You, or maybe your spouse, or both, have just made the first decision, so often difficult and contentious, to terminate your marriage. The second most important decision that needs to be made is which process will be used to accomplish the termination. Filing for divorce should be the last process you should consider because you have options other than a lengthy, expensive, contested, litigated divorce case through the court system. One option that has been growing in popularity is the Collaborative Family Law Process (as it is known in Ohio).
What is the Collaborative Family Law Process?
In simple terms, it is typically a team process that assists you and your family in the transition from a single home to a two home family. The goals of the team are two fold – to determine each party’s interest and goals and to utilize the professionals on the team to assist the parties in meeting those interests and goals through an agreement that benefits the family.
Who are the Collaborative Team Members?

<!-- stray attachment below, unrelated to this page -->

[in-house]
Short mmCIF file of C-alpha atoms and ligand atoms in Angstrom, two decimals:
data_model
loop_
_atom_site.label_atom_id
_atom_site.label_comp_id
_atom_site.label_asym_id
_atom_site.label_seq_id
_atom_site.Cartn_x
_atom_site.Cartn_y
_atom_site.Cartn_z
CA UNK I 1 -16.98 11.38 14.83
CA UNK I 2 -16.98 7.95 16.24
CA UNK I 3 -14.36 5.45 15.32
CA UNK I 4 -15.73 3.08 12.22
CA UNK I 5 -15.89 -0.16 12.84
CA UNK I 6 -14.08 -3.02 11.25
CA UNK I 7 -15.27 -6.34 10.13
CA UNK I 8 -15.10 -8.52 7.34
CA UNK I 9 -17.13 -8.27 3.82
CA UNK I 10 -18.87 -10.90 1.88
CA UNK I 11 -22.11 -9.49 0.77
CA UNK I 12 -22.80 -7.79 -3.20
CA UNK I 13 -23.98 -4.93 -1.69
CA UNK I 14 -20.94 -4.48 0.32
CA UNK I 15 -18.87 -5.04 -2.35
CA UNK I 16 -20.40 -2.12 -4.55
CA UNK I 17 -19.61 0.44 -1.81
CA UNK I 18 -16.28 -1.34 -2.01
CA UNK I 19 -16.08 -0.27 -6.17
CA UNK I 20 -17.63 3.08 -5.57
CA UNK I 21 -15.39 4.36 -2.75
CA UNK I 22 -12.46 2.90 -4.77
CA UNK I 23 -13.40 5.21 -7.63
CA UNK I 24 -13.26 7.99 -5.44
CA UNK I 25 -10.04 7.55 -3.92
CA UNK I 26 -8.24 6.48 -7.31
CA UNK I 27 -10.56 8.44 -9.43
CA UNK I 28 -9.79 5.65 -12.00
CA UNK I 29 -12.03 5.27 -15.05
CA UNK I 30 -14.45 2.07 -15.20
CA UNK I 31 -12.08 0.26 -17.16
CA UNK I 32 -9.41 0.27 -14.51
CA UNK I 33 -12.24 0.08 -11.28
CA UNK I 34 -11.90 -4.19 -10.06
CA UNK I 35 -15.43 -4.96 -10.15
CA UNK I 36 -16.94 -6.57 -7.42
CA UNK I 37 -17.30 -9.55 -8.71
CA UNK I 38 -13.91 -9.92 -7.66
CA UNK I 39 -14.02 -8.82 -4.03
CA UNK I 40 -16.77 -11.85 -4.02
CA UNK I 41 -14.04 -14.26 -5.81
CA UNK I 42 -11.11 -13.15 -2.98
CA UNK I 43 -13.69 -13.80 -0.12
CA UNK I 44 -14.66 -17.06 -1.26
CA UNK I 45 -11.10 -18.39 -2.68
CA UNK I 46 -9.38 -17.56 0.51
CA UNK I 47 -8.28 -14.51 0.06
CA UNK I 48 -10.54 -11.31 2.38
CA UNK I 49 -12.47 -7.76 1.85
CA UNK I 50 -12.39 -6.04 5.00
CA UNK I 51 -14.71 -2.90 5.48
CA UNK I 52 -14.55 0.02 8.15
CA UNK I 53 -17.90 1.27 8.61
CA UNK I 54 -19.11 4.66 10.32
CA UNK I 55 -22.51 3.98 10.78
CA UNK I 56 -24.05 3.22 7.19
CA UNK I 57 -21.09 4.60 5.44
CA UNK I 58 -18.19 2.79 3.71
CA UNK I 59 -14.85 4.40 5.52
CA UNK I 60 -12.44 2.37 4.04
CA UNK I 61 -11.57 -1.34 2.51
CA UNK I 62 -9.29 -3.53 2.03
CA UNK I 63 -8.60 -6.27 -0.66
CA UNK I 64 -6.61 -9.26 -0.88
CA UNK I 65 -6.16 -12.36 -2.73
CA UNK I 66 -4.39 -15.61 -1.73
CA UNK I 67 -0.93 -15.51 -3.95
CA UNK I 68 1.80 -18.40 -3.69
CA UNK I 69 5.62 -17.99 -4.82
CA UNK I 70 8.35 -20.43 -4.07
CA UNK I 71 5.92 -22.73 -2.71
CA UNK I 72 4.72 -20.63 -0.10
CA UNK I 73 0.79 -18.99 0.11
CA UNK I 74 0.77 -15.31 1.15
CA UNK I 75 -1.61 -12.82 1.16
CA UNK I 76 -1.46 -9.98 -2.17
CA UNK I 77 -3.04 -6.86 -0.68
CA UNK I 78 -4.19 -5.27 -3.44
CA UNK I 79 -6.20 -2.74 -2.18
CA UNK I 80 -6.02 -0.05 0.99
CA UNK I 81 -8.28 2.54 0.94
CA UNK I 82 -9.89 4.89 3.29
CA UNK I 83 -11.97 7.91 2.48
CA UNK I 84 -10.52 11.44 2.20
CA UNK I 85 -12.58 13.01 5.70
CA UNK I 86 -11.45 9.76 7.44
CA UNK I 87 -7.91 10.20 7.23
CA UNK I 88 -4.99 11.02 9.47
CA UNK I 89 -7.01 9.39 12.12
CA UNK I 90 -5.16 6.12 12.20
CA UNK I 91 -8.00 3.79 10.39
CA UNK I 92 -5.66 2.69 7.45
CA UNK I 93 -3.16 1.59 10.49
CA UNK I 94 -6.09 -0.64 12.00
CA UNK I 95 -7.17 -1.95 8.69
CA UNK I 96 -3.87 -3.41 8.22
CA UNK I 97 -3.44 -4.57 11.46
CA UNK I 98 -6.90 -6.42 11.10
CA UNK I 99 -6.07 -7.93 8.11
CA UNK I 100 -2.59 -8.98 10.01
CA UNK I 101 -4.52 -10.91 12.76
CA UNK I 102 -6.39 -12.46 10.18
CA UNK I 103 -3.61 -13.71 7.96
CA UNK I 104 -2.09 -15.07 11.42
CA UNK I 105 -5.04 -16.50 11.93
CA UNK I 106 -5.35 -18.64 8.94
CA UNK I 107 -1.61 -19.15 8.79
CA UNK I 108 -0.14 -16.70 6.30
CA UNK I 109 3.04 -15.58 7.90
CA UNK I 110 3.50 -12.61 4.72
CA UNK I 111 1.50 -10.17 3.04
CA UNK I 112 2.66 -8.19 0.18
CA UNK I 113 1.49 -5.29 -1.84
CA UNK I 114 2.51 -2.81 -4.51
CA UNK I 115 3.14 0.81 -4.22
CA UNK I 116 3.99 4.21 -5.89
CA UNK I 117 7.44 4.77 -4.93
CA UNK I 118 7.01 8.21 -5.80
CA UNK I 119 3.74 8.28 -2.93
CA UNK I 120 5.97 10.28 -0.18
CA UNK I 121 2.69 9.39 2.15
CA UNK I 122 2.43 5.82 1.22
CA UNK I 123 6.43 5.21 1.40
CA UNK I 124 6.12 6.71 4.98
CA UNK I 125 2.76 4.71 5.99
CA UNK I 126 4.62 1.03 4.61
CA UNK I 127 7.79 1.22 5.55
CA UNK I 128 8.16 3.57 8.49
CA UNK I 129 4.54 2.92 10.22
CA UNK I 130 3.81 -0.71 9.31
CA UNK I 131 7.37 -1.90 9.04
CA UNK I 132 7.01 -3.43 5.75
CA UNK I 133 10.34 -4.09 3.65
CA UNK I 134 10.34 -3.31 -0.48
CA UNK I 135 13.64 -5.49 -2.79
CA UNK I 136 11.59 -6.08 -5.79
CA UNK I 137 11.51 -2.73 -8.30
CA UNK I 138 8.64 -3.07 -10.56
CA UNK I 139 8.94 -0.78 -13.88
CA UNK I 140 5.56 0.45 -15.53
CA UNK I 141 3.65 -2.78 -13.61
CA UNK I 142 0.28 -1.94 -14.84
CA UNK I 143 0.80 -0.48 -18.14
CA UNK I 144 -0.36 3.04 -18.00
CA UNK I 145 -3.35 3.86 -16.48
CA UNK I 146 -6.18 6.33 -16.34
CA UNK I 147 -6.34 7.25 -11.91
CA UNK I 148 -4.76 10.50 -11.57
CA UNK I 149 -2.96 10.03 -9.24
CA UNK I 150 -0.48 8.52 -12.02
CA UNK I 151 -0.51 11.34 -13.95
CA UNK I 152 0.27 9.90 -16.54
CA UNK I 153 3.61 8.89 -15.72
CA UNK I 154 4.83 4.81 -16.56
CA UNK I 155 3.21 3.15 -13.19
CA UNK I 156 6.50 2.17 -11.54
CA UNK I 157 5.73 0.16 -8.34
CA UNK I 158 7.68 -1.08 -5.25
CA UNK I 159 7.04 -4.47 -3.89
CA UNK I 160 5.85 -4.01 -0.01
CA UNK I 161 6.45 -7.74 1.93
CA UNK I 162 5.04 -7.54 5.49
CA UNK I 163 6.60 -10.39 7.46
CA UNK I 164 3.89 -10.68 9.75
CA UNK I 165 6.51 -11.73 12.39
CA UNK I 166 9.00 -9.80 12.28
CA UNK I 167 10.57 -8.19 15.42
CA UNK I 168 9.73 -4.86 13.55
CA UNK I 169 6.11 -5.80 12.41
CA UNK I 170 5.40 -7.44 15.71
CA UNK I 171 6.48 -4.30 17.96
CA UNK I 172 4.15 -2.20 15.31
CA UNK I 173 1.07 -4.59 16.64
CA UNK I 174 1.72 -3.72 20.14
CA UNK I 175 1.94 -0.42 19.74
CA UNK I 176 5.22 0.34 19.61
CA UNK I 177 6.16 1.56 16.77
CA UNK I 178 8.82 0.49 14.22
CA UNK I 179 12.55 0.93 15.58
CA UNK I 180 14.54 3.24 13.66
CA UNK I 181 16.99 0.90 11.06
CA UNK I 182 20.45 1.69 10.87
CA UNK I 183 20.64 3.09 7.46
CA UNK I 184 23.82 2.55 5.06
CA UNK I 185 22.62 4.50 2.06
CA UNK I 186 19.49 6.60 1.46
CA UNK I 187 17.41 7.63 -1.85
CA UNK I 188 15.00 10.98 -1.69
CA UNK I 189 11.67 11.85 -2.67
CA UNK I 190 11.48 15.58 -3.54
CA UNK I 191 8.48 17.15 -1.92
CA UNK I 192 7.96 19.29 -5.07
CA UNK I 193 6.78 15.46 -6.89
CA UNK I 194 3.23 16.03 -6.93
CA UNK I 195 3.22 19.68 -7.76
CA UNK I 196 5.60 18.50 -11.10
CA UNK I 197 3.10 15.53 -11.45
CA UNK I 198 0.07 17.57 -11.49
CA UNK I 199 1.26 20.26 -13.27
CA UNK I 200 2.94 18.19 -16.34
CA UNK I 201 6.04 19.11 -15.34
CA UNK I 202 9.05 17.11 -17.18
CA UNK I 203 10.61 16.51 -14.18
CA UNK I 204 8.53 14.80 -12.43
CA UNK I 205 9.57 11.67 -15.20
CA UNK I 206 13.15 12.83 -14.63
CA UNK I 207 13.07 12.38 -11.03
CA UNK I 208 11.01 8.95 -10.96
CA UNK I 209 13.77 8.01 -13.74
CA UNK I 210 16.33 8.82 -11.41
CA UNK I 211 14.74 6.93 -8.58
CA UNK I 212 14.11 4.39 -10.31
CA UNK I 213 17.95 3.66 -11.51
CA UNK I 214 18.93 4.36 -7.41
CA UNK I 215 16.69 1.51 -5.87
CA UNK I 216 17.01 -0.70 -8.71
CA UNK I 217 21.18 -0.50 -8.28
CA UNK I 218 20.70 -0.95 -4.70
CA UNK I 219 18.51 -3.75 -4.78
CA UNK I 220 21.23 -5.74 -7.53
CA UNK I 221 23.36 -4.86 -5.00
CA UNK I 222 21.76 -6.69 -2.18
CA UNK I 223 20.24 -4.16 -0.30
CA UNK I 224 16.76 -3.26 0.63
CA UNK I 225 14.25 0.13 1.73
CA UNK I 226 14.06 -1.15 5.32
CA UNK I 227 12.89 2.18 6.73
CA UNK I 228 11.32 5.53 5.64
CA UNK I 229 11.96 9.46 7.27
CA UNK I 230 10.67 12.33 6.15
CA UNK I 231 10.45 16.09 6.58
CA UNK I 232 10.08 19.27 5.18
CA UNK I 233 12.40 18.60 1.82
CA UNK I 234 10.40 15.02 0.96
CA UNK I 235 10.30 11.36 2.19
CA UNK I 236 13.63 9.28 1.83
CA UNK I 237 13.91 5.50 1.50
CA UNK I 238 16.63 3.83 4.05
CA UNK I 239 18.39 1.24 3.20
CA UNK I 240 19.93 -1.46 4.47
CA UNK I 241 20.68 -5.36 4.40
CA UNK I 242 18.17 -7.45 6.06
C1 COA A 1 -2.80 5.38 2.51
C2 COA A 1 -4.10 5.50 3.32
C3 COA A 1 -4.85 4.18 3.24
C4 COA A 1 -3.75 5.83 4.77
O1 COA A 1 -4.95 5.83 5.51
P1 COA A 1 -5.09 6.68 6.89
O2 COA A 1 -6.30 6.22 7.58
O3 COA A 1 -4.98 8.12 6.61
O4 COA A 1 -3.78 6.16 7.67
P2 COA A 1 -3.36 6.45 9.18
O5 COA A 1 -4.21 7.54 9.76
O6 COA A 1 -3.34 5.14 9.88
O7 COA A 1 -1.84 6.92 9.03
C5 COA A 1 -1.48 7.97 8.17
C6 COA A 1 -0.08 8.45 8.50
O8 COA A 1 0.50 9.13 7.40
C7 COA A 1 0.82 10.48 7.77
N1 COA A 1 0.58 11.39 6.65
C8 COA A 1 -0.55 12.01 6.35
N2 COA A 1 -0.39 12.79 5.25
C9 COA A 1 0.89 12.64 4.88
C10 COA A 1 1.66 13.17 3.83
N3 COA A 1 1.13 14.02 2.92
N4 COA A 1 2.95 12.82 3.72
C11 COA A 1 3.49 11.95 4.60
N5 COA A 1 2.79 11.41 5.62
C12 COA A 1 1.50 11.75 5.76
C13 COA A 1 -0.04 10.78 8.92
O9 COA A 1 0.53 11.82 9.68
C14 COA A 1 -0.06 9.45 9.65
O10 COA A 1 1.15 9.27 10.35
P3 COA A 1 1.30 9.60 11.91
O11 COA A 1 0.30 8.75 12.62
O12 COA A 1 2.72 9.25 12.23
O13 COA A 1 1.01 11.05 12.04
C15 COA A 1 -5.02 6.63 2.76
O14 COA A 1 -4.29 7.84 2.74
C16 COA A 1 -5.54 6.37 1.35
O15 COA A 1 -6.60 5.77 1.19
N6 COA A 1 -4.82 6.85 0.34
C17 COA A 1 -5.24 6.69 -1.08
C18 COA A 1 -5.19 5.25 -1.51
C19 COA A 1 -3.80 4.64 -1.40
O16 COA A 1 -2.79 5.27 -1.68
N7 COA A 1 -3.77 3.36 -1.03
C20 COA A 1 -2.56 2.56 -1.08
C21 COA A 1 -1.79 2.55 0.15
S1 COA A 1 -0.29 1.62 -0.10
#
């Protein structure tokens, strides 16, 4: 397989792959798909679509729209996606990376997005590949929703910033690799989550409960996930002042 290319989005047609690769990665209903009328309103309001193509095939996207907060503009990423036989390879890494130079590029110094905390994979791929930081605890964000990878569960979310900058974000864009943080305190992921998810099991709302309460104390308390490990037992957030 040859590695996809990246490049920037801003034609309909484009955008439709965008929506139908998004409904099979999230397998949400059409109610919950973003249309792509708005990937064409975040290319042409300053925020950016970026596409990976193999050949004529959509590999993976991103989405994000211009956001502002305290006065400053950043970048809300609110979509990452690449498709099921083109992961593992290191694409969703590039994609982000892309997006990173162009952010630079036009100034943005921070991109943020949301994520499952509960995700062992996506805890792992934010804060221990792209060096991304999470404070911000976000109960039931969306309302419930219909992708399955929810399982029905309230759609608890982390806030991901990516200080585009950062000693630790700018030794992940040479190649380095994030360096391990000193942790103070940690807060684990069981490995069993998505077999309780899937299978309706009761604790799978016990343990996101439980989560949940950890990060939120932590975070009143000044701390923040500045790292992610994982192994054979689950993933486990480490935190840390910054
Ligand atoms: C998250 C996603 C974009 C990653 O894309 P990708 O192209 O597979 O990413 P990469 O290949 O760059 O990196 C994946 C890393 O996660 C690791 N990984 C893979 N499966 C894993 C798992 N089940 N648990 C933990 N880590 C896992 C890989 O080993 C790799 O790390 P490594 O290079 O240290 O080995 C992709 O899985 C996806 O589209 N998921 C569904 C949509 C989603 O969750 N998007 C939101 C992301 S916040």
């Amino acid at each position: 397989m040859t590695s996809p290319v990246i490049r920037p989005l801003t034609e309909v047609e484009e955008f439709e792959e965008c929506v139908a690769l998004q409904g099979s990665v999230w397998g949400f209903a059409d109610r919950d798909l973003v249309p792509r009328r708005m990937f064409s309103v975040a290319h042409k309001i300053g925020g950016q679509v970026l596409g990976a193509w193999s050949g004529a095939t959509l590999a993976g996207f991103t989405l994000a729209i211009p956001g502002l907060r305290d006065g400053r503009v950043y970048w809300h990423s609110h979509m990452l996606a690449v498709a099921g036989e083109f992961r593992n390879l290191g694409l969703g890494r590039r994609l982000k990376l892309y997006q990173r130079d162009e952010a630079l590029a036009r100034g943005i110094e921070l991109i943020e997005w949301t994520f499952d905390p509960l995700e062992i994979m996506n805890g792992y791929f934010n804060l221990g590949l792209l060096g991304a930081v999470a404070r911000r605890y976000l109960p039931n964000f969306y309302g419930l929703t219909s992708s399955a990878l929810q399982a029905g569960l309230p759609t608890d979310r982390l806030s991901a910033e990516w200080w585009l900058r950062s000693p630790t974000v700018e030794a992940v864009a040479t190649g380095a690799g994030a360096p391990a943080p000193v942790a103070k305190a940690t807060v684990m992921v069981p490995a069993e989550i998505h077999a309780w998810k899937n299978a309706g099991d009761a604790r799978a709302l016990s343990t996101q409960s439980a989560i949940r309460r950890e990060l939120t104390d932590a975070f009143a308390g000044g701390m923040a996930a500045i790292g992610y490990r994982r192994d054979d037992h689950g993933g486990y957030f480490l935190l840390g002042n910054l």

Each party has an attorney to guide them through the process and provide advice. Mental health professionals fill several roles: as a neutral team member, they assist in developing parenting plans, assist in communication challenges, and conduct the team meetings; they may also be involved as a non-neutral “coach” to assist a party through the emotional struggles during the process. And a neutral financial professional assists the parties in gathering, analyzing and evaluating financial information necessary for the parties to be able to make decisions regarding their property, debts, and cash flow.
How do I start the Collaborative Family Law Process?
You should schedule an appointment with a collaborative attorney to discuss all of your options and whether you want to maintain control over the decisions that need to be made or relinquish that control to a judge or magistrate. Filing a divorce case in court is not your only option.